) -- Investors have been dumping actively managed mutual funds and shifting to passive choices that track benchmarks such as the
. Plenty of academic researchers support the move, arguing that most active funds lag the indexes. Now an active fund company is fighting back.
American Funds, which oversees $1 trillion in assets, has published a report that makes the case for active management. Conceding that average funds trail, the company argues that some special managers win consistently. The report notes that it is a mistake to conclude "that because the average person cannot dunk a basketball, no one can dunk a basketball."
To support the case, American Funds cites the returns generated by its equity funds from 1934 through 2012. The study examines rolling returns. To calculate the rolling 10-year returns, you start by tallying results from 1934 to 1943, then you consider data from 1935 through 1944, and so on.
In 73% of the 10-year periods, the funds topped the benchmarks. In 98% of 30-year periods, the company outperformed. Funds that beat the benchmarks in 100% of 30-year periods include
American Funds Fundamental Investors
American Funds Growth Fund of America
American Funds Washington Mutual
American Funds has achieved its impressive long-term results by following a careful investment strategy. The company focuses on buying rock-solid stocks when they are somewhat out of favor. The approach has excelled in downturns and about matched the benchmarks during bull markets.
American Funds has maintained its performance over decades by carefully training portfolio managers and giving them incentives to stay. Few managers ever quit, and many of the current staff have been with the company for more than 20 years.
Confronted with the success of American Funds and other companies, some passive investors scoff and claim that the returns can be attributed to luck. But in the case of American Funds, the record is so long and consistent that it is difficult to dismiss the results.
No other company can match the seven-decade record of American Funds. Still, there are some competitors that have consistently excelled over long periods. Among the best performers are Baron, Oakmark, Mutual Series, and T. Rowe Price. These companies all have many funds that have topped their category averages during the past 10 years.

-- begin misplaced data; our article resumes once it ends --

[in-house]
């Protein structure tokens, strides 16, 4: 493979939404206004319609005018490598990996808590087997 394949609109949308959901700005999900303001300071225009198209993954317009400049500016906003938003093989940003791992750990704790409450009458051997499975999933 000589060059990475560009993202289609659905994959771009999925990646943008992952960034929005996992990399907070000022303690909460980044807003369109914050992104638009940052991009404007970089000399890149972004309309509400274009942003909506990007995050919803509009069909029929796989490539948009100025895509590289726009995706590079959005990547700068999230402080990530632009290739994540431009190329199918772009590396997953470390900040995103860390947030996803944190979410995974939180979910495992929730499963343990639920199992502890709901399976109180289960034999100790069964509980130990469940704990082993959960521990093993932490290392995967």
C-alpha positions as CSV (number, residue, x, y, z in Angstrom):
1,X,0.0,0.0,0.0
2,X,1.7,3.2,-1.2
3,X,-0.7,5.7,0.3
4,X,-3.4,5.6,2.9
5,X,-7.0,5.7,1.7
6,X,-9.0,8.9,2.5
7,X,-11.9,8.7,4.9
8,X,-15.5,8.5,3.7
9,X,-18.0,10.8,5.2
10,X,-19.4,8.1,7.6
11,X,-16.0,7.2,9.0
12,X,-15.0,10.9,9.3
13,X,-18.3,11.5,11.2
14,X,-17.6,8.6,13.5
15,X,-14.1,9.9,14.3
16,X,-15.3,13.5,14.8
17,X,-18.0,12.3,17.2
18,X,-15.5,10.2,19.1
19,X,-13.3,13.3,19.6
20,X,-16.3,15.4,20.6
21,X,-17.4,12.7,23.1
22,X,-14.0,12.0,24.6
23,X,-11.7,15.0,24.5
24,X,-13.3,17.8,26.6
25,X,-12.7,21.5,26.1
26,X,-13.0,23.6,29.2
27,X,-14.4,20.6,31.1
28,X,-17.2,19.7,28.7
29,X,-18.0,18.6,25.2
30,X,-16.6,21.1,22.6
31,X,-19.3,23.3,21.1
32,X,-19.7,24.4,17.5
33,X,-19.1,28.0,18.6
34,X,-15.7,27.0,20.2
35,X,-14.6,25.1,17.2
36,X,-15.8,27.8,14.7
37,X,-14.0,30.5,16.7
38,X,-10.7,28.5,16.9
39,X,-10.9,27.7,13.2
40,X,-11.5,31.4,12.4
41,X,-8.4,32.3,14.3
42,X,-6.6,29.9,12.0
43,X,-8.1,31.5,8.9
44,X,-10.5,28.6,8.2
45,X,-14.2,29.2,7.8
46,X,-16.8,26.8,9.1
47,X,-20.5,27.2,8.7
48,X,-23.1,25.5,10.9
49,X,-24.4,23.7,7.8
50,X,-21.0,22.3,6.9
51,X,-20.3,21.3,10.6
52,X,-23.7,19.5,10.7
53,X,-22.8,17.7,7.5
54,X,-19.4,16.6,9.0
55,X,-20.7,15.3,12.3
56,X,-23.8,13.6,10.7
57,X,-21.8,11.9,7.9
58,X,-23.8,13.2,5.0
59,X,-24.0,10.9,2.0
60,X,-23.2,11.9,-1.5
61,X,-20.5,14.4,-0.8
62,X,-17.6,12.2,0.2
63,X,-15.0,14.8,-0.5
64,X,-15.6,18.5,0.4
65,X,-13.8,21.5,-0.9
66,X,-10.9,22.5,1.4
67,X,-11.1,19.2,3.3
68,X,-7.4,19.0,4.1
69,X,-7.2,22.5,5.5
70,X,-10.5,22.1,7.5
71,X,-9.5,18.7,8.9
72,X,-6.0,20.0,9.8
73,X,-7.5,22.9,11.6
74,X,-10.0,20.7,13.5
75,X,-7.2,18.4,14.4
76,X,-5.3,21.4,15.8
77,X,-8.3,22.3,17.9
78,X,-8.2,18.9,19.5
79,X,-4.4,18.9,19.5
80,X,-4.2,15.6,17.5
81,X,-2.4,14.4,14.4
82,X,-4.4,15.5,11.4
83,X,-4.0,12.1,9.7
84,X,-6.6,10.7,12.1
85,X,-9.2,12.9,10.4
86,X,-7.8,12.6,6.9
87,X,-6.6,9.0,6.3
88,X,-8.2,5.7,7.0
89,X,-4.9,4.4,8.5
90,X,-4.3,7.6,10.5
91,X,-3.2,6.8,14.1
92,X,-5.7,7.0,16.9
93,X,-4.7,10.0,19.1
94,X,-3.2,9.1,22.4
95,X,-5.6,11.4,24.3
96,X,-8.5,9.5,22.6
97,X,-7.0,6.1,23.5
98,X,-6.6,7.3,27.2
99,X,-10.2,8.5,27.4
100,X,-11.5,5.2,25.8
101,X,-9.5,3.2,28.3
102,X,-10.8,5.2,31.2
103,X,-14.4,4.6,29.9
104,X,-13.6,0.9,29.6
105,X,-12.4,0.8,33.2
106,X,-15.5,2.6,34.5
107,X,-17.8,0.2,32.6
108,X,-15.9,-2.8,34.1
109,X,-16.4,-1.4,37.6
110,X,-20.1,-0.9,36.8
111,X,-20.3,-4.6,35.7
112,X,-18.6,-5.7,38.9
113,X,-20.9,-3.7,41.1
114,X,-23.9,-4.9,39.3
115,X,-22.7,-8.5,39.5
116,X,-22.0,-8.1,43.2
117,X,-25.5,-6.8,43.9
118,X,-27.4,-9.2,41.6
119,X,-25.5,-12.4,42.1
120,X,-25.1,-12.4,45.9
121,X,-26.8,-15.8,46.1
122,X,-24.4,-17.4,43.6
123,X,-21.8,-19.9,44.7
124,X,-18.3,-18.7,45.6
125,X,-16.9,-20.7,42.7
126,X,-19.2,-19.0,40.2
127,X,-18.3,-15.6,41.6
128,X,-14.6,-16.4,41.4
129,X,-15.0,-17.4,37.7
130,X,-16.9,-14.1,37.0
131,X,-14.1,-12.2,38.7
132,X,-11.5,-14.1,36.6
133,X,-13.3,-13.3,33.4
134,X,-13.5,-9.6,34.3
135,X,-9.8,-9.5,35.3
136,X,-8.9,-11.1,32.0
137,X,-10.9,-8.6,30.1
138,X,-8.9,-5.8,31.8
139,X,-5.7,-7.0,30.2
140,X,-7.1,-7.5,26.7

The active managers have excelled by developing disciplined approaches for maintaining strong results over long periods. Odds are good that these funds can keep delivering winning results.
Baron ranks among the top growth managers. Of the company's five funds with 10-year track records, all have topped their category averages.
Founder Ron Baron aims to find companies that can grow consistently for years. Once he buys, Baron often holds for five years or more. His
returned 10.7% annually during the past 10 years, outpacing the S&P 500 by 3 percentage points annually, and topping 72% of mid-growth competitors, according to Morningstar.
, which has big stakes in fast-growing technology and consumer stocks, returned 10.9% annually in the past decade.
All six of Oakmark's equity funds have topped their categories during the past 10 years. The portfolio managers look for solid companies that sell for sizable discounts. Oakmark often takes contrarian positions, seeking to capitalize on companies with hidden assets.
When Japanese markets stagnated after the financial crisis,
snapped up bargains. Those unloved holdings recorded sharp gains in the past year. The Oakmark fund returned 11.7% annually in the past decade, outdoing 99% of foreign large blend funds.
Mutual Series has long followed a deep-value approach. The portfolio managers like unloved stocks with sound balance sheets. There has been some manager turnover in recent years, but the strategy remains unchanged. The firm has been partial to tobacco producers, out-favor-stocks with rich dividends and solid balance sheets. During the past decade,
returned 9.1% and outdid 65% of world stock funds.
Like American Funds, T. Rowe Price has developed a large group of long-term managers that oversee a broad family of funds. Of the company's 38 equity funds with 10-year records, 33 have topped their categories. Winners include both growth and value funds. Headed by a 20-year veteran,
T. Rowe Price Blue Chip Growth
returned 8.7% annually, topping 77% of large growth funds.
At the time of publication, the author had no position in any of the stocks mentioned.
This article was written by an independent contributor, separate from TheStreet's regular news coverage.
Stan Luxenberg is a freelance writer specializing in mutual funds and investing. He was executive editor of Individual Investor magazine.